The job hunting also involves lots of rejection, tests, and failures. Even the most talented need to go through a process that has a very high failure rate. A typical hiring event screens more than 20 resumes to identify a worthy candidate and filters out 5 to 10 candidates before extending offer to one. Many simply cannot deal with this pressure emotionally.

Then there is the uncertainty of the new job. “What if it does not work out?” You won’t be able to go back. You have spent years perfecting your current job and you are not sure if those skills are transferrable. If not, you will be rebuilding them or risk becoming a worse performer.

A job is more than a means to put bread on the table. It is also an identity, a self-value, a web of relationship, and a habit. Changing job is a gambit that carries risks to all that. People hate the regret of making a wrong decision much more than the misery of the current job. Job changing is about psychology, not compensation or career. It is usually irrational.

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The First 15 Lives of Harry August

This book reminded me of Life after Life. I don’t know if Claire North was inspired by Kate Atkinson, or it was the other way around. Both books were excellent, this one being a thriller.

Life after Life was about reincarnation. Supposedly, if you tried, you will become better the next reincarnation. With enough cycles, your will find nirvana eventually. This book is more like Groundhog Day, at the duration of life-time. Those kalachakra (Sanskrit for “time wheel”), or ouroborans (Greek myth of a snake eating its own tail), would re-live their lives, with full memories of all the previous ones, forever. Harry August, one of them, was also a mnemonic. He remembered all his previous lives, perfectly.

There were some clever innovations. Kalachakras can communicate to past and future generations. Leave a time-capsule and the future generation will get your message. To communicate backward, an infant will tell a dying one. When the old was reborn, he or she would have essentially travelled back in time. Repeat this process and you can effectively communicate backward for several hundreds of years.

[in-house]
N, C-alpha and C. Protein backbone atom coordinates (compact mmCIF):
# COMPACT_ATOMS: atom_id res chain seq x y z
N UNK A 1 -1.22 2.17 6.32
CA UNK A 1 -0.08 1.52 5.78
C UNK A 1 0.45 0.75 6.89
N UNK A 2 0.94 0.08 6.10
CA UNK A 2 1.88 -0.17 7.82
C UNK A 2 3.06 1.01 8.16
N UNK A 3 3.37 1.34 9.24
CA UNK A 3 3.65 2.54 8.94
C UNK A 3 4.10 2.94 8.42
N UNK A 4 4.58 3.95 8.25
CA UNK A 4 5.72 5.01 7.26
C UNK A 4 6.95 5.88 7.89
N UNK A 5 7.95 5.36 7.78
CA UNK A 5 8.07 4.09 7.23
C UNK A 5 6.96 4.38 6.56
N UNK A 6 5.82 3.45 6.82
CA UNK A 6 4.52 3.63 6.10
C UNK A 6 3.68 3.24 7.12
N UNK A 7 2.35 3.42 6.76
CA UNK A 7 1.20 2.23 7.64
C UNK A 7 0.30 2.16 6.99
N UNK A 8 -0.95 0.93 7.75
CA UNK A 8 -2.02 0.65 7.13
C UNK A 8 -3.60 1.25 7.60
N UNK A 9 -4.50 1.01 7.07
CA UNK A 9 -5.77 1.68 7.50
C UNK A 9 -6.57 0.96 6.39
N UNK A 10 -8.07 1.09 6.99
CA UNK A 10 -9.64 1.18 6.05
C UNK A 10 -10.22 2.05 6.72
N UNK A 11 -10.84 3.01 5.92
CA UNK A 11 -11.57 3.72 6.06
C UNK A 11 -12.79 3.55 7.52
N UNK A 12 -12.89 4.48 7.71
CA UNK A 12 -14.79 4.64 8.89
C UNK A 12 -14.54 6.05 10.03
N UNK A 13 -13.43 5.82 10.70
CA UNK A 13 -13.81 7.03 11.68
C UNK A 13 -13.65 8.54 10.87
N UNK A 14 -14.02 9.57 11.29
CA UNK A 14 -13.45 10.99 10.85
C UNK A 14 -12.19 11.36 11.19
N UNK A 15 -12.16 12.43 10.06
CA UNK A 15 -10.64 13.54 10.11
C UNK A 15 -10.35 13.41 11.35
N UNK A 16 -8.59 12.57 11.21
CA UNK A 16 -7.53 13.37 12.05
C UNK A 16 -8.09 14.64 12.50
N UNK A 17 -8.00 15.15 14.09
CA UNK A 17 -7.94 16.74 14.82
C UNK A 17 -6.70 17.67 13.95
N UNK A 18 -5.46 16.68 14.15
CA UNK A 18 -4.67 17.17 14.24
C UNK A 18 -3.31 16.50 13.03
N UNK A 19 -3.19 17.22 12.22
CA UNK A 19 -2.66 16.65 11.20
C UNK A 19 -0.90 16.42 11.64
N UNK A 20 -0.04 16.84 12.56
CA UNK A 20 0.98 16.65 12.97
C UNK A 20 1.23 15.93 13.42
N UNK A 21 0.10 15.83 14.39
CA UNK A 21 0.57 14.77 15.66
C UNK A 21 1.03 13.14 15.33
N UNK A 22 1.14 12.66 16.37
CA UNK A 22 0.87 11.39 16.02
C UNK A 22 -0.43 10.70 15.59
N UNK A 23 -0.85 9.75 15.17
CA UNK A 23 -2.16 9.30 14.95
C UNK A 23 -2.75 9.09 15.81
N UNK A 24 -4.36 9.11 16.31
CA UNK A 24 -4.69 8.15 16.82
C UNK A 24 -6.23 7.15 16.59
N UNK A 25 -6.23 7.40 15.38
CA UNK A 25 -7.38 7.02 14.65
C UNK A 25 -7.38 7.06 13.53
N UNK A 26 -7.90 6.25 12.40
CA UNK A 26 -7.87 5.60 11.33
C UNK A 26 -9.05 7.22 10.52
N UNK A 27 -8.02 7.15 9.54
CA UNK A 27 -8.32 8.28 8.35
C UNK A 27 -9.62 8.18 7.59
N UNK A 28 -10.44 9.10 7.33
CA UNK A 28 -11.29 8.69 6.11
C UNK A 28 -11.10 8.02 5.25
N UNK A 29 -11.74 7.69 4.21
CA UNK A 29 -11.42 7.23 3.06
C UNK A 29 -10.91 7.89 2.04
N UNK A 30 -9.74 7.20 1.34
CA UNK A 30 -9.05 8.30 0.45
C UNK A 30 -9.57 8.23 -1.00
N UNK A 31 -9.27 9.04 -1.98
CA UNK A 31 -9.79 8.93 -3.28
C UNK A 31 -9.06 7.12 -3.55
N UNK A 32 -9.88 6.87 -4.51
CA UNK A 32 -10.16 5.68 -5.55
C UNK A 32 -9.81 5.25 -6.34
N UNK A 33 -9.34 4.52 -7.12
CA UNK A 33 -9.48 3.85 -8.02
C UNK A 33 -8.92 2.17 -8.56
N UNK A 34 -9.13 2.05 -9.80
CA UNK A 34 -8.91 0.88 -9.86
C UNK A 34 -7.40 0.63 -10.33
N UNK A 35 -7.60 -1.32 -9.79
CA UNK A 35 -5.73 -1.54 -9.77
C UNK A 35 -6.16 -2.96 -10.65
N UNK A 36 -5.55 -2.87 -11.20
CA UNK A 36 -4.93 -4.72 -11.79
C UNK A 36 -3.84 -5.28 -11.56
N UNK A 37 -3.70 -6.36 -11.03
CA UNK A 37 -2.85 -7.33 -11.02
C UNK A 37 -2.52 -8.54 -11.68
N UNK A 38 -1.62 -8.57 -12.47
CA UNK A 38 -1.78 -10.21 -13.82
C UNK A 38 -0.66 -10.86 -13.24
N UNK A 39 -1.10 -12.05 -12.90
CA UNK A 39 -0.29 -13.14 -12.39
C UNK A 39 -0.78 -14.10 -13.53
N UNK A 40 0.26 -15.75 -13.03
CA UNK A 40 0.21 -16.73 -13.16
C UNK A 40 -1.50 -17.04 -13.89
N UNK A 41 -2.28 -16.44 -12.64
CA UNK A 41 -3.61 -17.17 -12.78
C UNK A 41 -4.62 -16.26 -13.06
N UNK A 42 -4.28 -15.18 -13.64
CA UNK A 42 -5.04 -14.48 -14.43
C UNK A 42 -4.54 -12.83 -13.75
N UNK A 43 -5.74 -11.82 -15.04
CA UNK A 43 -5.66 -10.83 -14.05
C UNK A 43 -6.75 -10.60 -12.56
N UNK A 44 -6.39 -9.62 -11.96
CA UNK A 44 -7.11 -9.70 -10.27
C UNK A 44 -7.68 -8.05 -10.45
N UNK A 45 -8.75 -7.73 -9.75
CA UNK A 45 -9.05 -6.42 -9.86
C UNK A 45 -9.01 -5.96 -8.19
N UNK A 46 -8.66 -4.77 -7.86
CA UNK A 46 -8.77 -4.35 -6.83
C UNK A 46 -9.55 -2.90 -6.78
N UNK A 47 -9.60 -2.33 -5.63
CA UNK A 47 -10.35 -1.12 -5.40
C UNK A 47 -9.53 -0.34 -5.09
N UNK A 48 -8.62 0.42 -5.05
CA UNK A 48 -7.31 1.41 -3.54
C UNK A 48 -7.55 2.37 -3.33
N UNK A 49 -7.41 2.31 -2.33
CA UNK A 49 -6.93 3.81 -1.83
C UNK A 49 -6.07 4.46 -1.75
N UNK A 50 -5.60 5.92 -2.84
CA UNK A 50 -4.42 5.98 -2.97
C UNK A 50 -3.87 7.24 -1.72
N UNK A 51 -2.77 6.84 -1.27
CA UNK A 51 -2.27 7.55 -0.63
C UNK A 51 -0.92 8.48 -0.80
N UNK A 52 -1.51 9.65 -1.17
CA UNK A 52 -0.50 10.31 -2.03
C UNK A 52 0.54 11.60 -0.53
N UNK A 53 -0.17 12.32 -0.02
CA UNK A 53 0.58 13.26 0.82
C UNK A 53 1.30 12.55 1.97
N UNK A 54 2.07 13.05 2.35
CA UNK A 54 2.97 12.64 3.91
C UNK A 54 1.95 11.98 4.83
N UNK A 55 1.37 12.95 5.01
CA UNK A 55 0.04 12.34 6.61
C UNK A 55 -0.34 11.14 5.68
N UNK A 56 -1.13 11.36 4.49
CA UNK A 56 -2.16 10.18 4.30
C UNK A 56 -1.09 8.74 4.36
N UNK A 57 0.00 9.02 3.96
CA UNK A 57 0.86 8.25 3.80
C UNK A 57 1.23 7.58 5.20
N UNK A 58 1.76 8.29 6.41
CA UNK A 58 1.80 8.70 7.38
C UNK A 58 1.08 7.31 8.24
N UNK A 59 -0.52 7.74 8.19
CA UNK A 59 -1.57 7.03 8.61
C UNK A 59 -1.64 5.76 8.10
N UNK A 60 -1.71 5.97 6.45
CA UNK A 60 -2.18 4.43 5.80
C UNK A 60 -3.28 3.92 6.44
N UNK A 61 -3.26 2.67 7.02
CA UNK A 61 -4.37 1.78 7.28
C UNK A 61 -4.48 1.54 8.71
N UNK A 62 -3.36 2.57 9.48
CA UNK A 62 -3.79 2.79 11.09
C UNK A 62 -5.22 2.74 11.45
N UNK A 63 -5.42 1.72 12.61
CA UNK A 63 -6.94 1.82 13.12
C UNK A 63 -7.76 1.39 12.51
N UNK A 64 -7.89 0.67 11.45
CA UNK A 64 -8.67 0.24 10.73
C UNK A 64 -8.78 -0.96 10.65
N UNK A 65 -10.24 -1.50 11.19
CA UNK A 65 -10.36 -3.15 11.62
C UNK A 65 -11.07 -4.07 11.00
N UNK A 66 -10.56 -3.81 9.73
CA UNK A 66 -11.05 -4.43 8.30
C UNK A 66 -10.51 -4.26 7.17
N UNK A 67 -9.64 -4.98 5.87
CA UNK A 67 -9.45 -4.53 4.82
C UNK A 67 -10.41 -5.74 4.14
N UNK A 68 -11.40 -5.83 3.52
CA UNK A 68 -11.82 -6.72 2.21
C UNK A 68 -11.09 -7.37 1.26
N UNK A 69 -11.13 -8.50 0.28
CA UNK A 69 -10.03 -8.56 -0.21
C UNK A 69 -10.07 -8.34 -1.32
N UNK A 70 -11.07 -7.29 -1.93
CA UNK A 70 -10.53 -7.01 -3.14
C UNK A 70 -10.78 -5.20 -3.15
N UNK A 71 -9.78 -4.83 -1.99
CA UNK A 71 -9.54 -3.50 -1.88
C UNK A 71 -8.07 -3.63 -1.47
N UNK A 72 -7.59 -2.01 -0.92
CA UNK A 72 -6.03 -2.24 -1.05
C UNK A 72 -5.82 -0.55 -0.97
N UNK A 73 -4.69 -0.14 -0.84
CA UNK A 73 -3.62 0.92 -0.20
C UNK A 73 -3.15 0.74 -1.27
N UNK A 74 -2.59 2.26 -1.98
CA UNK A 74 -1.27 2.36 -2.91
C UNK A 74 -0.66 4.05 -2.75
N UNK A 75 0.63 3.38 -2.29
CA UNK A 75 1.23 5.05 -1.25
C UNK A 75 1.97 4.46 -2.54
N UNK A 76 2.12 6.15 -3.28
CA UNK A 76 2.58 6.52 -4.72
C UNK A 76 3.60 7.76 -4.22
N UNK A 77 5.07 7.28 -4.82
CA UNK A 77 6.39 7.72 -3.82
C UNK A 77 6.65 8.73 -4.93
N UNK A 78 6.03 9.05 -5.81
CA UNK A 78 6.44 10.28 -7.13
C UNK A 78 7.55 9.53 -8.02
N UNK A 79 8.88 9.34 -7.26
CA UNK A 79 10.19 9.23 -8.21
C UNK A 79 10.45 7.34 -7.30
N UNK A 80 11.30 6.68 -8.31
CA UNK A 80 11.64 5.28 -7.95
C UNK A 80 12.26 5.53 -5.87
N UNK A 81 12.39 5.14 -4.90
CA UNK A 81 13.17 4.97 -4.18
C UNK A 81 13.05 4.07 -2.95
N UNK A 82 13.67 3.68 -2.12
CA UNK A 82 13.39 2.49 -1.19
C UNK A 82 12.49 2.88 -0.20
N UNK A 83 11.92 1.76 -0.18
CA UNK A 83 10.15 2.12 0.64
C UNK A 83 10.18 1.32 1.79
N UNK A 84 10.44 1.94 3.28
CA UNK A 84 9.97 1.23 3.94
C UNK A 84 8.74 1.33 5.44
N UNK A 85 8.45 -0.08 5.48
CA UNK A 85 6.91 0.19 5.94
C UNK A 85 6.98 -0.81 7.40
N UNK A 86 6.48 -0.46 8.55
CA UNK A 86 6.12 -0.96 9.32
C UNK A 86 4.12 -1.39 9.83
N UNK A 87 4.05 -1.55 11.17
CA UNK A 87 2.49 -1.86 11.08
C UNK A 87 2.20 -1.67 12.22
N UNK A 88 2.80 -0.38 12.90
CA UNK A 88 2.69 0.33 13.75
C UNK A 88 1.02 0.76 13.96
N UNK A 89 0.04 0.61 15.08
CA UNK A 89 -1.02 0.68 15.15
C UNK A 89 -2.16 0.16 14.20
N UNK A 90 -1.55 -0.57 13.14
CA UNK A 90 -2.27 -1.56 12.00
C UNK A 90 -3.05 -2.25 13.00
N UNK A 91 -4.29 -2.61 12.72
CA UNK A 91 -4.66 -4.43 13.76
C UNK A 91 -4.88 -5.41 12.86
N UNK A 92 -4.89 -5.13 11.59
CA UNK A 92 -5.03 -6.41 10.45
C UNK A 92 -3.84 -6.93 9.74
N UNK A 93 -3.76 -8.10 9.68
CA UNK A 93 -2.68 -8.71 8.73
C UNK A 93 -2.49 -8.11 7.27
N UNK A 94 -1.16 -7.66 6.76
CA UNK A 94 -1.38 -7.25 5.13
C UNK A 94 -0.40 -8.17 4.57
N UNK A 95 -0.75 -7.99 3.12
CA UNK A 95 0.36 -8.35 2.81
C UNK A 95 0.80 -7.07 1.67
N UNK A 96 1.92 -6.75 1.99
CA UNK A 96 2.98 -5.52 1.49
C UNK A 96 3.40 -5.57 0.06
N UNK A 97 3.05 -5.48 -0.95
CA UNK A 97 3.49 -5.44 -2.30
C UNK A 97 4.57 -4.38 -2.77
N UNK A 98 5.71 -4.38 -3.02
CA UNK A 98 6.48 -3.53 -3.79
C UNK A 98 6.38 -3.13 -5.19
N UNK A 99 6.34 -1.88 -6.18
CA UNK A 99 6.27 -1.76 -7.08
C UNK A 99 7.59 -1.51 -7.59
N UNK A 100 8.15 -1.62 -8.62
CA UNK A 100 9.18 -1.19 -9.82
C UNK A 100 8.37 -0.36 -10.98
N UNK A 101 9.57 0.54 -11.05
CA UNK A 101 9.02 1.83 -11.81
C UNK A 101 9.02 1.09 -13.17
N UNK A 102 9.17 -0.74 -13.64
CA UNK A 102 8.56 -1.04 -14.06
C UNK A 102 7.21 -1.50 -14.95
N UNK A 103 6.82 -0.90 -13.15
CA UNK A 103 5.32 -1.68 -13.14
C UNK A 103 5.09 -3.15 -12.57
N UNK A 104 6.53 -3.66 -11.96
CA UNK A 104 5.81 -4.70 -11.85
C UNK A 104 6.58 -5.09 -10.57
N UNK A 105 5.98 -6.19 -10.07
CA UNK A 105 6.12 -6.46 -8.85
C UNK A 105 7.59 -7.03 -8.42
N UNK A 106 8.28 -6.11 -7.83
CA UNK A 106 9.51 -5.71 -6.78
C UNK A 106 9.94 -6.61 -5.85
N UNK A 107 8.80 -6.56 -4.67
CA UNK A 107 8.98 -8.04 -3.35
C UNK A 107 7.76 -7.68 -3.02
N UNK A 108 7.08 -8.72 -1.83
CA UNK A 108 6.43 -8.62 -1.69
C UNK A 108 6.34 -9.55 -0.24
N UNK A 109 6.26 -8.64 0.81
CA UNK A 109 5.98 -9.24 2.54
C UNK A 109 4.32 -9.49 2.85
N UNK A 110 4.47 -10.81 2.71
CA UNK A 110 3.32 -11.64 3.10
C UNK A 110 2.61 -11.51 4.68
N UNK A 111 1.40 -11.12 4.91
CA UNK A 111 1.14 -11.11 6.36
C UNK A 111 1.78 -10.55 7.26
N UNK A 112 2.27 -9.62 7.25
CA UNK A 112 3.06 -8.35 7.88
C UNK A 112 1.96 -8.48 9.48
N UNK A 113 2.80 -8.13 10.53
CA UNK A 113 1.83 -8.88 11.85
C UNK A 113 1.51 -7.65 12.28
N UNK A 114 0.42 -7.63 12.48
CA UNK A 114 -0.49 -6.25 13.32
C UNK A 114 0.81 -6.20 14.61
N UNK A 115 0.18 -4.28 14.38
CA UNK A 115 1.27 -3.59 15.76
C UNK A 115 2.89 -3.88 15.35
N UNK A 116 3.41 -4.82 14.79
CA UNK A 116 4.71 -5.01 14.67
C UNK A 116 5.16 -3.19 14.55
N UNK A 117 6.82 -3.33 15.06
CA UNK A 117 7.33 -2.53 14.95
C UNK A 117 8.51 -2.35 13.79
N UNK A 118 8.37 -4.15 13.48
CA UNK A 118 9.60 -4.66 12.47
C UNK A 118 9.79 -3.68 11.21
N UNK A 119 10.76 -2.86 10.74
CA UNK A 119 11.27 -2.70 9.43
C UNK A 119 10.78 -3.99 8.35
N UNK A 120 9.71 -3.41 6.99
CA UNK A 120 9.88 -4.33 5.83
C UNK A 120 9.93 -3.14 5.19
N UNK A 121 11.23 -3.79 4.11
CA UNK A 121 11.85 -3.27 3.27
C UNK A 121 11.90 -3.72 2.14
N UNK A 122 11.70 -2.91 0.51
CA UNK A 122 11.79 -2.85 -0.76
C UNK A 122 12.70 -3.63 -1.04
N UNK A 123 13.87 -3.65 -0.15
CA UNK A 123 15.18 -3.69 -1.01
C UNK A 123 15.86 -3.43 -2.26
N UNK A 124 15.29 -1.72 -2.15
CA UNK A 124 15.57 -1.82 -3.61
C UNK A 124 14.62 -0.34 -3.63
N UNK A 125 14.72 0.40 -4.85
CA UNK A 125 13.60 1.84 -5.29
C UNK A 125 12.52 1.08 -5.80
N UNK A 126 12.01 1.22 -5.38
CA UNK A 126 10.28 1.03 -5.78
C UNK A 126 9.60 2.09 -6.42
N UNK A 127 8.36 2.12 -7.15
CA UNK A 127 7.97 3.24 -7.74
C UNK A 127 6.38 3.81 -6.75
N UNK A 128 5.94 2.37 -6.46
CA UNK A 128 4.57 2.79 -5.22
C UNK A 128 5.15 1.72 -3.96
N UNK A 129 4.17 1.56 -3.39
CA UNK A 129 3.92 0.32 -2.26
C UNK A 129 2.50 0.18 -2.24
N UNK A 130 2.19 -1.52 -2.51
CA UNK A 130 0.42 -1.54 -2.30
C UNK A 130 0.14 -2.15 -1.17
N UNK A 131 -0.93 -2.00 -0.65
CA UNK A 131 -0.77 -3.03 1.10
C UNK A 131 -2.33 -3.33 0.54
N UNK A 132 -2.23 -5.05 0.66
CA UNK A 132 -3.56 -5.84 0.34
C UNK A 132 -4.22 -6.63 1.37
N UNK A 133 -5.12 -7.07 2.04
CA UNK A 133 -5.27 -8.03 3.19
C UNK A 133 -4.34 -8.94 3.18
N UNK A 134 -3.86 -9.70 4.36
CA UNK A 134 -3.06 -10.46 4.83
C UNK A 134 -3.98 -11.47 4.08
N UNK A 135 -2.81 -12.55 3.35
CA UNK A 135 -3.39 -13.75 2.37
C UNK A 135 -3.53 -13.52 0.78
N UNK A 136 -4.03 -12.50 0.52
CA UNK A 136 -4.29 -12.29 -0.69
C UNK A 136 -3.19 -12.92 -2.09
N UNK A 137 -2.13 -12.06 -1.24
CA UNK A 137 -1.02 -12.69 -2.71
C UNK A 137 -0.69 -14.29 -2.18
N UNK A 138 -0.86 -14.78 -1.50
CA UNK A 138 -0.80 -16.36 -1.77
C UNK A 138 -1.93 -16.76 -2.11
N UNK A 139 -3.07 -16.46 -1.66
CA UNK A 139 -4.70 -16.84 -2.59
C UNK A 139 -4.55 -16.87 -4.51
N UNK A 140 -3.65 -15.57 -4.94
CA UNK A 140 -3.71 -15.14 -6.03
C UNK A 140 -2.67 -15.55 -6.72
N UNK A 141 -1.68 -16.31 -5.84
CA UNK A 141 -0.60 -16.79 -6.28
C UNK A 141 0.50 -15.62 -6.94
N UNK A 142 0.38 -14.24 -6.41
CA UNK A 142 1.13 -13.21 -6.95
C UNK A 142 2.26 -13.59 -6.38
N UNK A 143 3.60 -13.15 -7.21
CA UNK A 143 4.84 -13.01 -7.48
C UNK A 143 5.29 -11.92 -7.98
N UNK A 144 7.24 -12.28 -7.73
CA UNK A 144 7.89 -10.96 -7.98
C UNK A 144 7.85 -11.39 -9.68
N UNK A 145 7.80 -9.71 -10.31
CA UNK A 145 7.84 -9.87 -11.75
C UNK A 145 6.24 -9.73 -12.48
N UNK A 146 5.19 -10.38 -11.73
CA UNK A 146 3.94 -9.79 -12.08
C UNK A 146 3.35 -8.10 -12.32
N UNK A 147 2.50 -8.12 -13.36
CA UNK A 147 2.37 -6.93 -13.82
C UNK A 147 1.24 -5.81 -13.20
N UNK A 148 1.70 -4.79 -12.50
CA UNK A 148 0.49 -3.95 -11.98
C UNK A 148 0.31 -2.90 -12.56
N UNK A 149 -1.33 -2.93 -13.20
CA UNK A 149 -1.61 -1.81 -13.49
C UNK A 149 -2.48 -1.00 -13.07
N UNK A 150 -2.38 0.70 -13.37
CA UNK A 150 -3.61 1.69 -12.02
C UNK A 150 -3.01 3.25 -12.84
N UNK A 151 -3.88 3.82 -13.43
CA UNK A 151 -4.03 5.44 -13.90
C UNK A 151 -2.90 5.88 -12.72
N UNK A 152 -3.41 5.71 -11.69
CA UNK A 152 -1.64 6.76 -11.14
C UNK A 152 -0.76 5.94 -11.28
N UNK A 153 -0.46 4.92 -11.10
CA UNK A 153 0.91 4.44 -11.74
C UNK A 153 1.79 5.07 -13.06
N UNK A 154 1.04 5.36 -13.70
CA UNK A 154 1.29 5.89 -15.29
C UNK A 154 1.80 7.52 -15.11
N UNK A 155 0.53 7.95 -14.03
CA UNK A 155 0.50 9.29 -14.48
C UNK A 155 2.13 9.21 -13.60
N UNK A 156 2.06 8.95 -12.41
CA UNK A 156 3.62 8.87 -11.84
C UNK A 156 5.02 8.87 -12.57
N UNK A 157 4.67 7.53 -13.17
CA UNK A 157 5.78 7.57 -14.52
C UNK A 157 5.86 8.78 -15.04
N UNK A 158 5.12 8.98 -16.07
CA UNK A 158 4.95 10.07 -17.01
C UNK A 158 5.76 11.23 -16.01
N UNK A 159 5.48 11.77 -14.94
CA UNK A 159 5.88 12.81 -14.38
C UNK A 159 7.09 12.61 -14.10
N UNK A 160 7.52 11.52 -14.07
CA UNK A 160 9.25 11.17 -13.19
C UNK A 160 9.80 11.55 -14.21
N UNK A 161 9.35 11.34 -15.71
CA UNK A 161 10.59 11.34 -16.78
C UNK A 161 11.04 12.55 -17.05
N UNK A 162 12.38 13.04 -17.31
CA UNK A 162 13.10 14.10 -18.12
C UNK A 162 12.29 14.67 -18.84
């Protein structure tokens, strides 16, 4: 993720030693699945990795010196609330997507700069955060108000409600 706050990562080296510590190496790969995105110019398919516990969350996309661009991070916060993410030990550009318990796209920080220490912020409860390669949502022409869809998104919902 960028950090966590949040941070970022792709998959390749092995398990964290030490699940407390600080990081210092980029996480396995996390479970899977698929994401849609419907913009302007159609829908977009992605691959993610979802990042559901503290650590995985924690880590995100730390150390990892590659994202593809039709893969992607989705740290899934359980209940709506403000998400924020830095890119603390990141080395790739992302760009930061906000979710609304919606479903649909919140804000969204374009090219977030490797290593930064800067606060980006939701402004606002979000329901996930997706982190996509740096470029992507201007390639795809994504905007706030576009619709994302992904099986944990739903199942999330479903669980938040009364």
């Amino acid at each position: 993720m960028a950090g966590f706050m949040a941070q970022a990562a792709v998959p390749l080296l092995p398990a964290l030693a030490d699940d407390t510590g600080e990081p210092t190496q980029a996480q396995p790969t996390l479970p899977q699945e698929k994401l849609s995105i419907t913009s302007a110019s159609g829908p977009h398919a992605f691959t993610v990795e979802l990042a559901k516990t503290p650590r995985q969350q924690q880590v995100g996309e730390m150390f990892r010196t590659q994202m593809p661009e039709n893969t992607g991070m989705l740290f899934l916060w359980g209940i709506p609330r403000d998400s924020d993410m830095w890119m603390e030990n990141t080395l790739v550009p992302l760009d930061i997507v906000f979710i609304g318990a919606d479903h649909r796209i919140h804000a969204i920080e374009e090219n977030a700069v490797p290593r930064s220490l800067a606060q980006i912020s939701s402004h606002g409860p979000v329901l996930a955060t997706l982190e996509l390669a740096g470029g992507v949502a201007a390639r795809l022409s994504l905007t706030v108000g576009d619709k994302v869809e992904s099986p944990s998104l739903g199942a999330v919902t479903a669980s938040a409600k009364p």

Kalachakras tended to do well financially, they invested or gambled with prescience. They were also highly skilled with centuries of education and practices.

The central theme of the book was the ethics of interfering future, or temporal events. Should one change the future if capable of? Is it ethical to kill before the crime? Would you kill Hilter’s parents so that he wouldn’t be born?

Harry August was conflicted. He would proactively kill a murderer, before the actual murder. Yet he spent centuries trying to prevent the antagonist who tried to influence future in a larger scale.

One of them committed suicide by Forgetting. That’s an interesting concept that after some cycles, the world became unbearably boring. To Forget is to wipe their own memory clean so that they would experience again. Immortality is really a curse, particularly for those who cannot die.

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Continuous Bar Raising

Companies, GE being the most notable one, tried to raise the employee bar continuously. They prune the bottom 10% of the employee pool and replace them with better new hires. This should roughly raise the average by about 5% with each iteration. If talents are the most important factor in productivity, this practice will steadily make the company more competitive and eventually becomes the leader in whatever arena it participates.

It simply does not work.

The labor market is efficient enough that talents are subject to the market influence. If the company does not pay better, its new recruits will conform to the general distribution. Else it will simply lose 10% of the employees without replacements. Put differently, without a compensation policy as the foundation, the “prune and replace” practice will yield no productivity improvements.

Secondly, some talents are not subject to general statistics. The CEO, for example, cannot really be replaced with someone 10% better each year, and the same for most leadership positions. If the practice does not work for the most critical talent pools. What’s the point?

Lastly, company-level performance is much less to do with employee individual productivity than decision making processes, culture, or infrastructure investment. A man cannot out-dig a backhoe, nor can he improve manual trench digging by 10% continuously. Companies are better advised to achieve success with leadership training.

Most companies compete with others. That’s the iron guarantee that there is no certainty to winning. Employee performance management and recruiting effectiveness are part of it. Compensation policy is also a critical element. “Prune and replace” is flawed in logic and proven to be not working.